No. 234
The Secretary of State to the Secretary of Defense (Lovett) 1

top secret

My Dear Mr. Secretary: There is much in your letter to me of October 242 on Iran with which, as you already know, I am in full agreement. In order for us to proceed on a constructive line with some degree of assurance, I think we need considerably greater precision on a number of the concrete and difficult problems involved.

For sometime it has been clear and we have been acting on the assumption that if Iran is to be saved the initiative and, in the last analysis, the responsibility would have to come from us rather than from the British. This is even clearer now that Iran has broken diplomatic relations with the United Kingdom. There remains, however, the point that the United Kingdom is the most important element of strength in the Western alliance outside of the United States.

[Page 511]

The objective of our policy must be to save Iran without unnecessarily damaging our relations with the United Kingdom. I think you seriously underestimate the depth of feeling throughout Great Britain over this question. In their view the British have made very real concessions to Mossadeq and have come a long way to meet him in the past year. They believe that in return Mossadeq has become more and more unreasonable. In short, they believe that we have pushed them hard and far without result and this has left an undercurrent of resentment. I believe that unilateral and uncoordinated action on our part will not lead to British acceptance nor to “a sense of relief to know that their heavy burdens in the general area will henceforth be shared.” On the contrary, I think it could do deep and lasting harm to our alliance, and would also have repercussions with respect to the French, Turks and other partners in NATO. This does not mean that we should accept a United Kingdom veto of any action which the United States considers it must take to save Iran; it does mean that we should so conduct ourselves as to take proper account of legitimate United Kingdom interests and should act only after full consultation with the United Kingdom.

For the past nineteen months we have pressed the British to make a variety of concessions to the Iranians. We have done this not because we regarded the British position as necessarily unreasonable but rather because we have been more sensitive than they to the wider dangers inherent in the Iranian situation. You will have seen the cables covering our recent discussions in London in which there was evidence of a further relaxation in the British position. We believe these conversations opened up a number of possibilities, depending upon what we ourselves are prepared to do.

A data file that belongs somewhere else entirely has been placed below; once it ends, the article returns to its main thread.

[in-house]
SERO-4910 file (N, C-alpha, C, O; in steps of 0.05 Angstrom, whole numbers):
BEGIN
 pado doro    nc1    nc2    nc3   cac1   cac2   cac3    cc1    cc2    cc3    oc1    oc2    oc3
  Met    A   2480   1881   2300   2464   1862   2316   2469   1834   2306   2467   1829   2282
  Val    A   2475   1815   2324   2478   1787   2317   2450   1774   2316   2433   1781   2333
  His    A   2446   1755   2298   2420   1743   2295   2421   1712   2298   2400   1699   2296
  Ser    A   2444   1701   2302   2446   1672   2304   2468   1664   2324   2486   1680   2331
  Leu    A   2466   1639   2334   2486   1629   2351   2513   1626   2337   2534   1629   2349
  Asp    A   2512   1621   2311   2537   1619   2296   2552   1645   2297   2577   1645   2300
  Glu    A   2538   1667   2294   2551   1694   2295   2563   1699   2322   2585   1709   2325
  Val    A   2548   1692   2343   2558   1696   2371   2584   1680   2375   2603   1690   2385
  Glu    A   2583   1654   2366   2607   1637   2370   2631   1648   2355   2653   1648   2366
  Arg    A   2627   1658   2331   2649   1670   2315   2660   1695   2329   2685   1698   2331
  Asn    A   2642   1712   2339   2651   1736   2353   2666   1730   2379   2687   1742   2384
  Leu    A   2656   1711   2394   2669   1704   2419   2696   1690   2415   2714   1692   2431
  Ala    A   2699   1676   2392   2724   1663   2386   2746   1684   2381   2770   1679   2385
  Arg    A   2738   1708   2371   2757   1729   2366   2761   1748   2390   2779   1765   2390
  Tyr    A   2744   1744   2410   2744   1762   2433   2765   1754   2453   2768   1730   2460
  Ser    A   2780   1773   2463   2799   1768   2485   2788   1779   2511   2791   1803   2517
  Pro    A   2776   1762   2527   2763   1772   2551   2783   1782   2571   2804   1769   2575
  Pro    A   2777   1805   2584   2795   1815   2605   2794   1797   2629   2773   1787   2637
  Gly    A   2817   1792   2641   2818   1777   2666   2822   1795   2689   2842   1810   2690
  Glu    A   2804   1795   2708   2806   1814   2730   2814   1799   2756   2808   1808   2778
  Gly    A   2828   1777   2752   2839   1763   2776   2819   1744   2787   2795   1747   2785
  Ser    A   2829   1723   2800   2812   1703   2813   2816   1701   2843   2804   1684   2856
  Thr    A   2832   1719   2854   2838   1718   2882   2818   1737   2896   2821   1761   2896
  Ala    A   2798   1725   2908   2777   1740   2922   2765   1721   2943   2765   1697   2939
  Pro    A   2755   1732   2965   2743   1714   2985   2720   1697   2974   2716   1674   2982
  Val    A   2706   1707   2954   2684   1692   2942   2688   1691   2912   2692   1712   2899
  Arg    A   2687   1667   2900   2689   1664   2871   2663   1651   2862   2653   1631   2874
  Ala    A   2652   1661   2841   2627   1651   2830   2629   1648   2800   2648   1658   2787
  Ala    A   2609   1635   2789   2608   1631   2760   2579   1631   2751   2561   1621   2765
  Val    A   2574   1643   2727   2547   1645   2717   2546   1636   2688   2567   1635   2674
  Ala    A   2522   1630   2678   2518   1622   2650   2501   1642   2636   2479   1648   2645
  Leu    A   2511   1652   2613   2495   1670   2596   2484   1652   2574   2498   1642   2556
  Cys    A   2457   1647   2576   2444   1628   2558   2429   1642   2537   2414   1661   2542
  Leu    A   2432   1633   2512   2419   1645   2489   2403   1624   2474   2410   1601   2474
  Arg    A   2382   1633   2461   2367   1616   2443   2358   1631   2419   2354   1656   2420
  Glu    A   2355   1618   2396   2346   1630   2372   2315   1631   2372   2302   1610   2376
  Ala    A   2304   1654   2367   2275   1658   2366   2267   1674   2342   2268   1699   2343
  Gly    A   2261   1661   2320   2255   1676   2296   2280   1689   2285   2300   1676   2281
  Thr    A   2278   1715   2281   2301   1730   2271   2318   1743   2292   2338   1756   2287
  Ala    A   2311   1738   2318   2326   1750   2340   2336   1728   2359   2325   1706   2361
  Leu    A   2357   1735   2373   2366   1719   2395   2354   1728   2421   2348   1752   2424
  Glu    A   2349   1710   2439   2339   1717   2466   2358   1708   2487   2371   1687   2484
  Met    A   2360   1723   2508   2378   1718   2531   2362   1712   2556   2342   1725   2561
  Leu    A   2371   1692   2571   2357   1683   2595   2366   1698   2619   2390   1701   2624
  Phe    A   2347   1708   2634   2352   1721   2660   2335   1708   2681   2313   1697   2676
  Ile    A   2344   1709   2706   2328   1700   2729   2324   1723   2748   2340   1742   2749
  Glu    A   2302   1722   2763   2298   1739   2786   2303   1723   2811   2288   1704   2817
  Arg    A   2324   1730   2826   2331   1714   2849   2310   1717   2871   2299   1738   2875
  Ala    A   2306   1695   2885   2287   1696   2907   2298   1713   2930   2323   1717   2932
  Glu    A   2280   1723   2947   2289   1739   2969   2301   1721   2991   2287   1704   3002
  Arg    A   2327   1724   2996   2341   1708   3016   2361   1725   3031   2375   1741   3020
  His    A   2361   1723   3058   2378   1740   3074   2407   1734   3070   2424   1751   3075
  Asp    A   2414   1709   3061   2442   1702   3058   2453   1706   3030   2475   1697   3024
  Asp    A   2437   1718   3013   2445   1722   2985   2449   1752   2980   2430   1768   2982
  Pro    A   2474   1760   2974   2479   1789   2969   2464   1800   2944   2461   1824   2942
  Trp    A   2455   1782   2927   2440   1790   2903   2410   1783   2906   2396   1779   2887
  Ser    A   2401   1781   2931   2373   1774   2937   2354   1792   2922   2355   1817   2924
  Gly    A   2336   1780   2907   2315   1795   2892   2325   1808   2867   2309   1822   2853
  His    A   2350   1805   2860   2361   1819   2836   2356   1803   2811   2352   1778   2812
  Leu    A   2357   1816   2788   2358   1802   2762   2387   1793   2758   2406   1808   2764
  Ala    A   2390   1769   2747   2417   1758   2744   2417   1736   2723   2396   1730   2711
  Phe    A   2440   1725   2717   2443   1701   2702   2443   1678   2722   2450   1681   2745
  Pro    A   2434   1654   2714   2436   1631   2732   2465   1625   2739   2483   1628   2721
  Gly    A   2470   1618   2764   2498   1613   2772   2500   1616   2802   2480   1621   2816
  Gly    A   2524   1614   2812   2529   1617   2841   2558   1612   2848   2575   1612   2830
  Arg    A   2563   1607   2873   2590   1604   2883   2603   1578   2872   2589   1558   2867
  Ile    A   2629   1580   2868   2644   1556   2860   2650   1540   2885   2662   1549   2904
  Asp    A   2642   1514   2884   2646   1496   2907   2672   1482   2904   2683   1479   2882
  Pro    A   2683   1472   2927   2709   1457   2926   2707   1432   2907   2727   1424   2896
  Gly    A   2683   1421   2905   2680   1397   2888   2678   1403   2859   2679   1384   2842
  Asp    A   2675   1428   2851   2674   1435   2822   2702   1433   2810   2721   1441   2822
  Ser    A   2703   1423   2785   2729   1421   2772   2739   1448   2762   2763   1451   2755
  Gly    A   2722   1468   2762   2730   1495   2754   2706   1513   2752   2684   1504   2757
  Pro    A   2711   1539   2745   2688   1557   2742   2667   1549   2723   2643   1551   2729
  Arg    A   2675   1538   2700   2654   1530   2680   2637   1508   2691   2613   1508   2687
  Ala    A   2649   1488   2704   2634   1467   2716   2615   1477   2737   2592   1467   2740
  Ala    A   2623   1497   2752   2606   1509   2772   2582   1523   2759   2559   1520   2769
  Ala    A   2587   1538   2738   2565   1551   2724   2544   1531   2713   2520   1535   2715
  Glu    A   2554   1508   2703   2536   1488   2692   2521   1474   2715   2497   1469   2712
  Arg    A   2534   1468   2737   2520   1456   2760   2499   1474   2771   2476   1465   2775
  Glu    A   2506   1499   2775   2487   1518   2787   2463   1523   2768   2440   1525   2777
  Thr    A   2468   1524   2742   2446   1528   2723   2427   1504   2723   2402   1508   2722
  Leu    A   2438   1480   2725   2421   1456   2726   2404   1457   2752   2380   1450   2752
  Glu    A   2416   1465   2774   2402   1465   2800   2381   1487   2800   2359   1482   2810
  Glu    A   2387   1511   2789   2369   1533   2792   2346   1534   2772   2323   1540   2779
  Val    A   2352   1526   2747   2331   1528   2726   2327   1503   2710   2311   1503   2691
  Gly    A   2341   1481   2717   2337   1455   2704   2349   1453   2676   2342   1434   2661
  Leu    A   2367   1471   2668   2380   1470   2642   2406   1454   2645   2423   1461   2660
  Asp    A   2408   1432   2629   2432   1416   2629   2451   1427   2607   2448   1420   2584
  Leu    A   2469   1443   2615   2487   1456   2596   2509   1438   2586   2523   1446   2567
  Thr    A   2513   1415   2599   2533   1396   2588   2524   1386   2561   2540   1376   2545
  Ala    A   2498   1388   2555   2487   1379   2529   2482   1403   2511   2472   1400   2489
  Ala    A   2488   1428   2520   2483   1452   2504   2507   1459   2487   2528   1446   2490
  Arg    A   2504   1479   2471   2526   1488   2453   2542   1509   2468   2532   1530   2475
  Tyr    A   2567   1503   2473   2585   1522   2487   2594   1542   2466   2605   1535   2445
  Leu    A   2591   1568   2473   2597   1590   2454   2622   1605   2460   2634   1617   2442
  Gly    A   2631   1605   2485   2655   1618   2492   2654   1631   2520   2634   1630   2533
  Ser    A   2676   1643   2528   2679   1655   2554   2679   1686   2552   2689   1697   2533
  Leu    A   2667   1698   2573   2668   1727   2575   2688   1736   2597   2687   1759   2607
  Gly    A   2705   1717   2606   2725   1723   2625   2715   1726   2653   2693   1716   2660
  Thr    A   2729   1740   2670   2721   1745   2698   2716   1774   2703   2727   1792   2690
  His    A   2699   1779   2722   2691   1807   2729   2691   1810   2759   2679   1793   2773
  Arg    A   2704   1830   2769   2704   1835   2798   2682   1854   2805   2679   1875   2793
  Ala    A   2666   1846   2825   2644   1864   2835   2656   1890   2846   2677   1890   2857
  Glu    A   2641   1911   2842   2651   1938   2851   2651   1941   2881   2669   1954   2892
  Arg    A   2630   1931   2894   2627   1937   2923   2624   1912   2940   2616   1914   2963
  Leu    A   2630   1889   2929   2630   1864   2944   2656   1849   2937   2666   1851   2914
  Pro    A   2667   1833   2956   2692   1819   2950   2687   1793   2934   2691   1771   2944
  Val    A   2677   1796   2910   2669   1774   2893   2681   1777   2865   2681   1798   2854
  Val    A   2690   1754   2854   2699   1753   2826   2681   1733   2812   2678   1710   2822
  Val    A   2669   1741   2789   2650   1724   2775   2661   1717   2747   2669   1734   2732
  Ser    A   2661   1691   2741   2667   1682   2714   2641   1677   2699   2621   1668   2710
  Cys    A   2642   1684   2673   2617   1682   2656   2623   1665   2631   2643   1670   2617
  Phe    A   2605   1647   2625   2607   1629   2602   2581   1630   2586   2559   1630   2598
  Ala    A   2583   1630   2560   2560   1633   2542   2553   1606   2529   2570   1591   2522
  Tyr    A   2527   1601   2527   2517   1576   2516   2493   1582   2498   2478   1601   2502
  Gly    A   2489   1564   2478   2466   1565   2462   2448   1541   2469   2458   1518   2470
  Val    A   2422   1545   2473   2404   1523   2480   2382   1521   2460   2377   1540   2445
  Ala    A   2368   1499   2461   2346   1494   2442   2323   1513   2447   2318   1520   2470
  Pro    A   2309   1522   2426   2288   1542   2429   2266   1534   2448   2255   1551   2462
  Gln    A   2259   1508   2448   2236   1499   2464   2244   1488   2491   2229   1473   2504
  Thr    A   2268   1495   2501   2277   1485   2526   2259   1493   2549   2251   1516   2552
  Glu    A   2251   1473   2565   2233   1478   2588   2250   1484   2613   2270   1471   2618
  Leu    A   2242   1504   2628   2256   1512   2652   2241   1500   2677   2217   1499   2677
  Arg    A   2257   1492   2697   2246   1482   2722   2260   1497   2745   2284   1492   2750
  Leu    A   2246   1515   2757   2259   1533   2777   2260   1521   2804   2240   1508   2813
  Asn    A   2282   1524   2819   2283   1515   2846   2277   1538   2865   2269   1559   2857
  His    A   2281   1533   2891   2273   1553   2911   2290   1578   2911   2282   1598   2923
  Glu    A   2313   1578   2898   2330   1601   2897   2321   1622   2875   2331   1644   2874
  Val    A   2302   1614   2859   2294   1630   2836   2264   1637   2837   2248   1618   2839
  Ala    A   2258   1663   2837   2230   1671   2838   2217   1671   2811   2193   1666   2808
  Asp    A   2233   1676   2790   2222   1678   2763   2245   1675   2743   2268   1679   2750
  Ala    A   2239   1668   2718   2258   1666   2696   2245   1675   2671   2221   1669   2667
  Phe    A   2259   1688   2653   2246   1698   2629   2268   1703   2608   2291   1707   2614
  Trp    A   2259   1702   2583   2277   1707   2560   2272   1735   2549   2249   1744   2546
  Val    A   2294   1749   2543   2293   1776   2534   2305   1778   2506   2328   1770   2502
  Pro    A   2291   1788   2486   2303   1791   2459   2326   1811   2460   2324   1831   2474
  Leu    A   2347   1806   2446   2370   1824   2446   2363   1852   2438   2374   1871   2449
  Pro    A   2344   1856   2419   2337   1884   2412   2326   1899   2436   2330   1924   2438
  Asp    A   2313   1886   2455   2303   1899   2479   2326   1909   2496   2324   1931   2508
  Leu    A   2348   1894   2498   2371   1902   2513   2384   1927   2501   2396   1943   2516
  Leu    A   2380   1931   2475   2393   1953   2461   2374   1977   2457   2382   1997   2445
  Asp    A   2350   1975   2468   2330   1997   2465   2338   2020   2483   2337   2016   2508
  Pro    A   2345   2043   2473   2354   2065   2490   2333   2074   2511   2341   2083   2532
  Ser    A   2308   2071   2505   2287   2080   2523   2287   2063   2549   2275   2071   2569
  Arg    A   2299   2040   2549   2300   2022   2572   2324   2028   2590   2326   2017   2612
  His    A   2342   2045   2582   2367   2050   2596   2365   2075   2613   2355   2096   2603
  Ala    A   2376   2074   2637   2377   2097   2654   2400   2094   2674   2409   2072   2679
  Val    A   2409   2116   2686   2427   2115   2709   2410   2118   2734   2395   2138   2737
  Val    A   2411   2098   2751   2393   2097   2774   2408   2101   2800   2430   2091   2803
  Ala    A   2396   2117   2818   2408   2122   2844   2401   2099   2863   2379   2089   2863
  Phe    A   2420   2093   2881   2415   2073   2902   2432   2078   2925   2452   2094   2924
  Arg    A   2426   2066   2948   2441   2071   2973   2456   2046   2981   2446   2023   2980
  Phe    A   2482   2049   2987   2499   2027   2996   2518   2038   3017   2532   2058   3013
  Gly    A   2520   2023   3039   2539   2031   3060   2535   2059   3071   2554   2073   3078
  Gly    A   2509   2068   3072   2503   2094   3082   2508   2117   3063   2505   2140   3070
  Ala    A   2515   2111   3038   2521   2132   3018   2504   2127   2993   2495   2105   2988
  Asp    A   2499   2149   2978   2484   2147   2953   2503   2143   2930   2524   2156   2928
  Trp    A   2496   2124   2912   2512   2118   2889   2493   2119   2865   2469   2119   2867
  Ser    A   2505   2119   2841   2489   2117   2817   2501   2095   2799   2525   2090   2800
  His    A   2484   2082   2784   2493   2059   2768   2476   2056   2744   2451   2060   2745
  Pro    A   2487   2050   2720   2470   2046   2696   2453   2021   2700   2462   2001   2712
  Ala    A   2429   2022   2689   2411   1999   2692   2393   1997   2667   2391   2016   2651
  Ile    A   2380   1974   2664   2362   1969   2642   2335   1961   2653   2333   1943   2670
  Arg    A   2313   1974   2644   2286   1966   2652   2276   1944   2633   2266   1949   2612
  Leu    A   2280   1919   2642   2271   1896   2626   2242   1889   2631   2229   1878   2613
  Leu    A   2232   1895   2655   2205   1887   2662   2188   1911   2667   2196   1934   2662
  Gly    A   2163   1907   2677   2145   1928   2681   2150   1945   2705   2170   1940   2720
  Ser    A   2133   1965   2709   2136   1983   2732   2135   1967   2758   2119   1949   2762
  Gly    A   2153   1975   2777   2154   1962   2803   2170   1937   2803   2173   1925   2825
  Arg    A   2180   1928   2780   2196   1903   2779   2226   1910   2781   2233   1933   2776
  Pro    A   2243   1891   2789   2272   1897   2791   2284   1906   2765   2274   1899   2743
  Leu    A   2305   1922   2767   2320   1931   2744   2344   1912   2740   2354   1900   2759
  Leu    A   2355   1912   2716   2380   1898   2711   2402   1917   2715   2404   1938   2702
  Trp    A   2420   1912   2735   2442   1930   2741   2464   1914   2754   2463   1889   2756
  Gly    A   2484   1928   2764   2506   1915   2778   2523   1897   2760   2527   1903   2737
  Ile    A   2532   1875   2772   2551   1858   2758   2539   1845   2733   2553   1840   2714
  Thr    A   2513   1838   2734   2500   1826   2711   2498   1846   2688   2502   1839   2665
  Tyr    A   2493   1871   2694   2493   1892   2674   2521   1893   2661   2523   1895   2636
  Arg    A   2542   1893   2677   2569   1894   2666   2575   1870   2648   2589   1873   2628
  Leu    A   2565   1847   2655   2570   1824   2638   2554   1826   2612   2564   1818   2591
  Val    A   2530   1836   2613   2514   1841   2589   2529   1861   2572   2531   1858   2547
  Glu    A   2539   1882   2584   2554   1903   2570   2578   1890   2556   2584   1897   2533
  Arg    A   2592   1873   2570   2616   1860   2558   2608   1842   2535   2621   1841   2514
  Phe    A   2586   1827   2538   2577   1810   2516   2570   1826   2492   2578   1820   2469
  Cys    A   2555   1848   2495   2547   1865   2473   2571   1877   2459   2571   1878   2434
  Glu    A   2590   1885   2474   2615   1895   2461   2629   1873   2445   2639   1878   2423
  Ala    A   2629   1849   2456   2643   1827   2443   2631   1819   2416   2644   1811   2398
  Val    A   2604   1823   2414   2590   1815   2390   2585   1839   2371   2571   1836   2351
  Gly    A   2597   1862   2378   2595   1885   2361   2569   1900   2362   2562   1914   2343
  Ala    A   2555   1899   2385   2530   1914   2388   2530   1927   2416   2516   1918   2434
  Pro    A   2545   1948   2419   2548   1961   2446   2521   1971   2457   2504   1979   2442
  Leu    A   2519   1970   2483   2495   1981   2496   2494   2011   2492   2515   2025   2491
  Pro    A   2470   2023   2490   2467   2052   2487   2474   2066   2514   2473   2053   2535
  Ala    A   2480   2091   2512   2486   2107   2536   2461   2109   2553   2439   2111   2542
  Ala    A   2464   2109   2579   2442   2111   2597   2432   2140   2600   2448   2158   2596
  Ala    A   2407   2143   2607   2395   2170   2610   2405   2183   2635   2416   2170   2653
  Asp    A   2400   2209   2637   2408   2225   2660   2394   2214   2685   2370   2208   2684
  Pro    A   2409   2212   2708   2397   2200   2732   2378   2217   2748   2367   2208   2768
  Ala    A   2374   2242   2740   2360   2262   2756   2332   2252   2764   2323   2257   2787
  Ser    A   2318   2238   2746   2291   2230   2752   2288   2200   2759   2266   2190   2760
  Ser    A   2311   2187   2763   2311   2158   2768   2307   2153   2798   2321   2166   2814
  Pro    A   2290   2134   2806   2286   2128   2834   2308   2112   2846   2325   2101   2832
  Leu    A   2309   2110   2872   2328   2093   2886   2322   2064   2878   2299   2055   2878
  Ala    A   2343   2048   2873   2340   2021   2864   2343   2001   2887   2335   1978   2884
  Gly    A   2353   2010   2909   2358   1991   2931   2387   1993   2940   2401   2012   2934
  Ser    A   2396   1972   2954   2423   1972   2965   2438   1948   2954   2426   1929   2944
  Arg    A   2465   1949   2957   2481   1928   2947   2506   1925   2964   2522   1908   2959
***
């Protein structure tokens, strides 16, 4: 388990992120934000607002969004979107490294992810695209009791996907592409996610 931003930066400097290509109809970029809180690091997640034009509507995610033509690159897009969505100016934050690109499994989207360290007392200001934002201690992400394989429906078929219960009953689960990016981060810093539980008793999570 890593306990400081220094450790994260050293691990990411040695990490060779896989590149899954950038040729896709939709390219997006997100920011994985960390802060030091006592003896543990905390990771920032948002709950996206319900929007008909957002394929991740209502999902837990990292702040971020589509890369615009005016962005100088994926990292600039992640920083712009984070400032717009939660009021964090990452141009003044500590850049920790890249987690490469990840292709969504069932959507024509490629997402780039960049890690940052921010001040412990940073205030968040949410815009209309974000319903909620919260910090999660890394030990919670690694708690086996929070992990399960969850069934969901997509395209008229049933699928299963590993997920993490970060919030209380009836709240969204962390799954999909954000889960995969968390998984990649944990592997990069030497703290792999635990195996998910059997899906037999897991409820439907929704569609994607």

One of the concrete problems in securing a resumption of the flow of Iranian oil is to determine whom it is we can call on, and who is able in fact, to move Iranian oil in the volume which is required to save Iran. As you have indicated, the independents are not in a position to give us any real help. You were present at our recent meeting with the Attorney General and understand the problem presented in asking for the assistance of the major oil companies in moving Iran’s oil.3 The laws of the United States [Page 512] must, of course, be upheld. We believe that legislative authority exists for a program which would be helpful in this difficult situation. We shall need your assistance and that of the Attorney General in developing these ideas further.

Another of the concrete problems is that of providing immediate economic assistance to Iran in adequate volume. You will recall the considerations which were involved in determining if we could, in the joint proposals, offer to make as much as $10 million in grant assistance available to Iran and the difficulties which were foreseen in even suggesting that any further sums might be forthcoming. I do not believe the problem of finding the necessary funds is unsolvable, but again we shall need your assistance if a workable program is to be developed.

In your letter you say that events have forced primary responsibility for Iran on the United States regardless of our wishes or those of the British. It has seemed to us for sometime that an even broader problem faces us. This broader problem relates to the degree to which events may force us to assume responsibility in the wider areas of the Middle East and our capabilities for meeting this responsibility. Our policy should take into account the strength as well as the weakness of the British position in the area. Indeed, we believe that it is only by correlating our efforts with the British that the limited resources available to us for the area can be employed with any lasting effectiveness in developing stability and a capability of defense in the Middle East.